They researched their parts by watching “Night of the Living Dead,” YouTube videos
Rebecca Gray had never practiced groaning for an operatic role, until rehearsing for the lead in the University of Toronto Opera composition program’s 20th anniversary production.
The master’s student in opera stars as the un-dead diva Nellie Melba in Prima Zombie: The Diva that just Wouldn’t Stay Dead, an original work composed by seven students. The libretto was written by the opera program’s resident stage director, Michael Patrick Albano.
In the early 20th century, the real Dame Melba regaled audiences from Sydney to Brussels. In the U of T production, critics pining for the “golden age” of opera bring the coloratura soprano – who gave her name to Melba toast and peach Melba – back from the grave using a gypsy curse and a cartoonish electric generator.
Safe to say, the role was a departure for Gray, who more recently played Frasquita in Carmen with the Cincinnati College-Conservatory of Music Summer Studio. Although she usually doesn't like to put on much makeup, she is excited to sing in zombie face paint.
“I have really enjoyed being ridiculous, and it has been a chance for me to explore sounds I never knew I could make,” she said during break at a recent rehearsal at U of T Faculty of Music’s MacMillan Theatre.
She researched the part by watching Night of the Living Dead and YouTube-ing videos of “teenagers in their bedrooms making zombie noises.”
For the young composers, too, the piece presented unique challenges. Stephanie Orlando, who is pursuing a master’s in music composition, says she drew on music by Melba’s historical near-contemporaries (composers like Donizetti, Puccini, Verdi) but added a dark twist.
“She’s a little distorted now, as a zombie, and so is the music,” she said.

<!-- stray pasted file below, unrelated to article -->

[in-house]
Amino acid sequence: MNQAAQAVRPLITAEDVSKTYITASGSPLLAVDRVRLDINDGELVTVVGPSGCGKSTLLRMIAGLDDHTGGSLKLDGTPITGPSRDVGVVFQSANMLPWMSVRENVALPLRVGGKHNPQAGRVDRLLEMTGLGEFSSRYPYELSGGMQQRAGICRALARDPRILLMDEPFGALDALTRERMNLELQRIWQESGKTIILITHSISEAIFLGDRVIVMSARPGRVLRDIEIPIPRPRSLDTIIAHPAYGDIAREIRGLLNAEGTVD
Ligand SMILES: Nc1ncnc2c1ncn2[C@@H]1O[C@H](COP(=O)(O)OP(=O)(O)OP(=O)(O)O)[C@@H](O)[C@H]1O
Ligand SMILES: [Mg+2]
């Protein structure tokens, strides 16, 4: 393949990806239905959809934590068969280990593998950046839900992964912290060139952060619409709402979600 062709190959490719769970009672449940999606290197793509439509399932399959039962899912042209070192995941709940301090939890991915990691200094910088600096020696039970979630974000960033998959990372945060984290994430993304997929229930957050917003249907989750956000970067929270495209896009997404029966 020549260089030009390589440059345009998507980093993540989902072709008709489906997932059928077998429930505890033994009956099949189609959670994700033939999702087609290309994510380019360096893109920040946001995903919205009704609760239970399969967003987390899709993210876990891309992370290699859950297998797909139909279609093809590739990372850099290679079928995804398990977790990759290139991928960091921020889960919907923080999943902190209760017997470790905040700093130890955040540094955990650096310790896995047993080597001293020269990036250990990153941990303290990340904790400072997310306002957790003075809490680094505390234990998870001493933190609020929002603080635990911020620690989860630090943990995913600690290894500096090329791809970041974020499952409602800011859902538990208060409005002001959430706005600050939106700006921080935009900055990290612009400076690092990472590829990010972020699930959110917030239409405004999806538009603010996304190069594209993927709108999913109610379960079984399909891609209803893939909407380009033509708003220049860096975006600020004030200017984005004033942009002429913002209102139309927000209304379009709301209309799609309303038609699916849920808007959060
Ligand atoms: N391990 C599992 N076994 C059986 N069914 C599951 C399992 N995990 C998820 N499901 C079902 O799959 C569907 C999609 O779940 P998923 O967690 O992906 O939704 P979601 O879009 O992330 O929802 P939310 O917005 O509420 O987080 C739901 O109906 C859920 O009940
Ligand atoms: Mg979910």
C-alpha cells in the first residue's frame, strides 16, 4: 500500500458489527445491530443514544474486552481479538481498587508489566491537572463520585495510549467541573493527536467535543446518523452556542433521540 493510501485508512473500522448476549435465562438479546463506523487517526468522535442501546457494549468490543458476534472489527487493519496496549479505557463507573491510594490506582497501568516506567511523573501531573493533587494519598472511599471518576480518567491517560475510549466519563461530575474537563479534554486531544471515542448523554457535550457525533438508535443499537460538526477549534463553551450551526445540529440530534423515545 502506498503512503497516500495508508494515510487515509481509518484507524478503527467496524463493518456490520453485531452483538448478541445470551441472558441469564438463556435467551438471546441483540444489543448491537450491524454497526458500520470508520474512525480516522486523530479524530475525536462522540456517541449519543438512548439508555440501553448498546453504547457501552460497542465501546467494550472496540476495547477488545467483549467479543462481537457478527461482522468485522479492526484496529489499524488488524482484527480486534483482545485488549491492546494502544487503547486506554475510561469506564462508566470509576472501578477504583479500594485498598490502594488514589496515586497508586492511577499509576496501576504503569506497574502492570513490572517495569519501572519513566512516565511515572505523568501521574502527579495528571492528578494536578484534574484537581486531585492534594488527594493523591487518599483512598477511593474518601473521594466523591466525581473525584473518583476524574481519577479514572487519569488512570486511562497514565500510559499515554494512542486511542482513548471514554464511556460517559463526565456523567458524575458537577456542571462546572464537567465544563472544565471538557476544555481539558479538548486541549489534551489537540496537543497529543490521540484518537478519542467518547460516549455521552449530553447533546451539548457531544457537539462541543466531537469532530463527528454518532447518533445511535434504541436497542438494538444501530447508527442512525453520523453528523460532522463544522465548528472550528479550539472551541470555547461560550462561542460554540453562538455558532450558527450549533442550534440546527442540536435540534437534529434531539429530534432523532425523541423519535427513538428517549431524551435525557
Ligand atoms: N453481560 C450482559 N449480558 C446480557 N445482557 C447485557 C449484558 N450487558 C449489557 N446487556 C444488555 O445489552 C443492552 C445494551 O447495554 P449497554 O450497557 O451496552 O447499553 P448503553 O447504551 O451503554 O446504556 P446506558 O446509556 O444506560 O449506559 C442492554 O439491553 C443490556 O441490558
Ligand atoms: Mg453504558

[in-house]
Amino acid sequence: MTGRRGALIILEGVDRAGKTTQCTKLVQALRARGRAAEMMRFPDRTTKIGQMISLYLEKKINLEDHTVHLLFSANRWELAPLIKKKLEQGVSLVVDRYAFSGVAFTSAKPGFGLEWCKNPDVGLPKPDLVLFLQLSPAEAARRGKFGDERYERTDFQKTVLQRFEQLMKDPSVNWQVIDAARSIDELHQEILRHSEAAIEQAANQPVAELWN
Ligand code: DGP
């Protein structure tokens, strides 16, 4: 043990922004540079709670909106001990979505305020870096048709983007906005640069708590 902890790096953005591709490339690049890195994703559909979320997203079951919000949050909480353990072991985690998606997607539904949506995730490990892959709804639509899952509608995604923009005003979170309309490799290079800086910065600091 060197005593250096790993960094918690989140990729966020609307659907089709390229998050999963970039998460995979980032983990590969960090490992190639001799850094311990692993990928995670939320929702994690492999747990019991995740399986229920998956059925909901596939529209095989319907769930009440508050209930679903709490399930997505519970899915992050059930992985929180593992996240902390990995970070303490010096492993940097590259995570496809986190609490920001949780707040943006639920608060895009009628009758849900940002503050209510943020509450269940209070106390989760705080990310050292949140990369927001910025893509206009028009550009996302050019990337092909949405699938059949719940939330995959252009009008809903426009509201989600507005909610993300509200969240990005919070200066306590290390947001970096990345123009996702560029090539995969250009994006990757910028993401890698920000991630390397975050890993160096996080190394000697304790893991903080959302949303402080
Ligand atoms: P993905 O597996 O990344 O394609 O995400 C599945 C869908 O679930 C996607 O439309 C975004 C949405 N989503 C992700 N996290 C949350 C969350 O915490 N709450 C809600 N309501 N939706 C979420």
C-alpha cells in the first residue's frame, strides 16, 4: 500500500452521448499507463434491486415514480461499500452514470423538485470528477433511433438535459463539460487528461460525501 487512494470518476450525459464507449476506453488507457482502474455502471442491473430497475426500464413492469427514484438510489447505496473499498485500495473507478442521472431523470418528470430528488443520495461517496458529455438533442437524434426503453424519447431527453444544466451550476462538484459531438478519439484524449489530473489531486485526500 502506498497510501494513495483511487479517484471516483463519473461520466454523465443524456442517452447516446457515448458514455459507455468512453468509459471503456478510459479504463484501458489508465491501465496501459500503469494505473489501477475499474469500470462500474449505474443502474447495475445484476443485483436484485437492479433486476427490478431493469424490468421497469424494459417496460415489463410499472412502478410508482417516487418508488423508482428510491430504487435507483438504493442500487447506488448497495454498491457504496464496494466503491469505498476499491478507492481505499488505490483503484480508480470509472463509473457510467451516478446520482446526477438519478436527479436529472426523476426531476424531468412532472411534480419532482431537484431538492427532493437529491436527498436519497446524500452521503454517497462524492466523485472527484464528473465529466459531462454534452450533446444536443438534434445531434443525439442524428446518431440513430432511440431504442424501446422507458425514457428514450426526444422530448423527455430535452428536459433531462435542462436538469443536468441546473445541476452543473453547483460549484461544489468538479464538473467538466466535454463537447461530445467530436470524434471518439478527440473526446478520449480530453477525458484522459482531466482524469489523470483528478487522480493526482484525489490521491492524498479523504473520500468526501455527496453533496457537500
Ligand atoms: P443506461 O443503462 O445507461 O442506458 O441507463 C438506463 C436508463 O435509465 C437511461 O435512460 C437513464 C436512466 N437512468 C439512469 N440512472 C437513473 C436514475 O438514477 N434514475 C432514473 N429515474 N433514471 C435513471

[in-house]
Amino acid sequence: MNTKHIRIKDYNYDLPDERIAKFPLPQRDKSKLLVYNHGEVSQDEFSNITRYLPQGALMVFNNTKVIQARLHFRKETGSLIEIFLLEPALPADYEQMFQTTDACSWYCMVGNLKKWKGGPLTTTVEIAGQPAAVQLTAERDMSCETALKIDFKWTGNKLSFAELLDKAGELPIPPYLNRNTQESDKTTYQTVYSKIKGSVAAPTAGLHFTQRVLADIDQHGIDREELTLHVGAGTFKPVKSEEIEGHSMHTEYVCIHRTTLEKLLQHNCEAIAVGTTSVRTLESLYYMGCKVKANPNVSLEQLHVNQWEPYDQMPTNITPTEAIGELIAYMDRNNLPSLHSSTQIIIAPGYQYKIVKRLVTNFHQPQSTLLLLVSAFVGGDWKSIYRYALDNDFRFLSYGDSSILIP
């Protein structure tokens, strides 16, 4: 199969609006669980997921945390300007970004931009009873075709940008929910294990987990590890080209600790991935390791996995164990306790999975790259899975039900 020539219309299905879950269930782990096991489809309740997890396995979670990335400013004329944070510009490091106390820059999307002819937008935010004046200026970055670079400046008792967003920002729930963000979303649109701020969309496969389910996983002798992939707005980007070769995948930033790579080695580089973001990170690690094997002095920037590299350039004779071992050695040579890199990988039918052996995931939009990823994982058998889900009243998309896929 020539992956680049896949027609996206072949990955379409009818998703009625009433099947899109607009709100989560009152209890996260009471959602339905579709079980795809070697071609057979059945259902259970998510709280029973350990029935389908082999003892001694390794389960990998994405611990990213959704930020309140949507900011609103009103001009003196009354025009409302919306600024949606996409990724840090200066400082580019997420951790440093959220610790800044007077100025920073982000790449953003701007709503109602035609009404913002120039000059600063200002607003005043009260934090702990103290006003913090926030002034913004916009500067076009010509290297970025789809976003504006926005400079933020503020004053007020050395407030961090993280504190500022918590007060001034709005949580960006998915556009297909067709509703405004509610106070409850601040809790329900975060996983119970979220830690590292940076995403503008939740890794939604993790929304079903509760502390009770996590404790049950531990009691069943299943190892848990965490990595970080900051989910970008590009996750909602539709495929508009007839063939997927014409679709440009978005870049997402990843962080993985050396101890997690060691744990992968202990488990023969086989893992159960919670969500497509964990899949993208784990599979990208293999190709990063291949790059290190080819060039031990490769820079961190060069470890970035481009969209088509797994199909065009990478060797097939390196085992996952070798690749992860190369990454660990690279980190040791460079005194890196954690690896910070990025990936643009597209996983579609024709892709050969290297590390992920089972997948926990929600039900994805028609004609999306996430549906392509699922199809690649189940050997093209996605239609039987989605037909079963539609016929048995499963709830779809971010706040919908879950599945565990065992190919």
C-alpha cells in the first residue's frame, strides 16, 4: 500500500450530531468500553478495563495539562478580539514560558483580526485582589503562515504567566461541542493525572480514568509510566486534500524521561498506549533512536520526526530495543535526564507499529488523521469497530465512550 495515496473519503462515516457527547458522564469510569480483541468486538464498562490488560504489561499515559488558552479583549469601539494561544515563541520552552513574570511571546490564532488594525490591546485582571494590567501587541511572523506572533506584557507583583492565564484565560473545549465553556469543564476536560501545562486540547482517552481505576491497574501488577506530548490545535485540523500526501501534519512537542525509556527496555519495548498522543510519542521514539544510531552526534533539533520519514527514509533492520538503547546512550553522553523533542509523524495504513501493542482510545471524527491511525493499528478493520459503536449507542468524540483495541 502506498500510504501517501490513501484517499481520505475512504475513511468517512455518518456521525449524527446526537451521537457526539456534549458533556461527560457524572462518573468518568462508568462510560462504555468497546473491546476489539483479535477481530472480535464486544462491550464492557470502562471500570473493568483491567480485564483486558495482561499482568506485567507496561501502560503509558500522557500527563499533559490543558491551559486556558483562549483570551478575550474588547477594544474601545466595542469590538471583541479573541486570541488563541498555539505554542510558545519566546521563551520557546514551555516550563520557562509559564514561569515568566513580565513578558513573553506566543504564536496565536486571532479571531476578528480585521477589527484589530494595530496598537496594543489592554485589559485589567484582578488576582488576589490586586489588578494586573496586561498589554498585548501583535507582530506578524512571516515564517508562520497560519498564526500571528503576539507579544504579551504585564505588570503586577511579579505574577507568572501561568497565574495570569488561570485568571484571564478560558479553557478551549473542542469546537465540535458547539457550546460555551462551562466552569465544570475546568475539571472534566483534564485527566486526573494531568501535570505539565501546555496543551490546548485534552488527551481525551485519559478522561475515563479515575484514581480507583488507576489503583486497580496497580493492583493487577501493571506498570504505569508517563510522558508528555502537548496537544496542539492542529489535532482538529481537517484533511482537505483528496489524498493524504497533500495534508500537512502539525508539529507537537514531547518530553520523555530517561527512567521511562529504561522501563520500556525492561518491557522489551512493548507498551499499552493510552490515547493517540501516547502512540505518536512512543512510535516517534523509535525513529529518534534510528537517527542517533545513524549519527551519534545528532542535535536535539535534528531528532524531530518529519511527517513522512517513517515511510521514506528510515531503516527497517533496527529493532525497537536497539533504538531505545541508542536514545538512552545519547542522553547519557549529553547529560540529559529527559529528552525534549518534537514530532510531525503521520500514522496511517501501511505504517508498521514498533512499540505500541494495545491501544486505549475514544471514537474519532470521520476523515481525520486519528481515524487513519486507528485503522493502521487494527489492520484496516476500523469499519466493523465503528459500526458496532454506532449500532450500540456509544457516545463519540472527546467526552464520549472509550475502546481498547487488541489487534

Each composer wrote their scene individually, and the work was stitched together like “the Frankenstein monster of an opera” that it is, said Liam Ritz, in the bachelor’s of composition program.
Opera aficionados sometimes take the genre too seriously. But no one would accuse the composers and performers of the irreverent Prima Zombie of that.
The production pokes fun of diva worship and music snobs, said Daevyd Pepper, who plays theatre critic Addison Witless. It’s also full of in-jokes like Pepper’s favourite scene, Melba’s zombie aria:
It’s not enough to give my art
My fans demand my heart
So take it, take it now!
At that point, Gray rips a plastic heart out from under her shirt and throws it at the audience.
“It’s a joke about how we have an unrealistic idea of perfection,” Pepper explained. “People expect us to act perfectly, but they also want us to bare our souls and our hearts.”
Albano has staged over 30 operas at U of T and written many libretti for U of T Opera Student Composer Collective, including Rob Ford: The Opera. He says he encouraged students to go wild.
“When you start breaking the rules, there’s a great feeling of liberation, almost like anything goes,” he said.
And it paid off.
“A lot of the stuff you see successfully working on stage are things the singers thought of themselves,” he said.
Prima Zombie: the Diva that just wouldn’t stay Dead, directed by Michael Patrick Albano and conducted by Sandra Horst, will be performed Feb. 5 at 2:30 p.m. at the MacMillan Theatre, 80 Queens Park.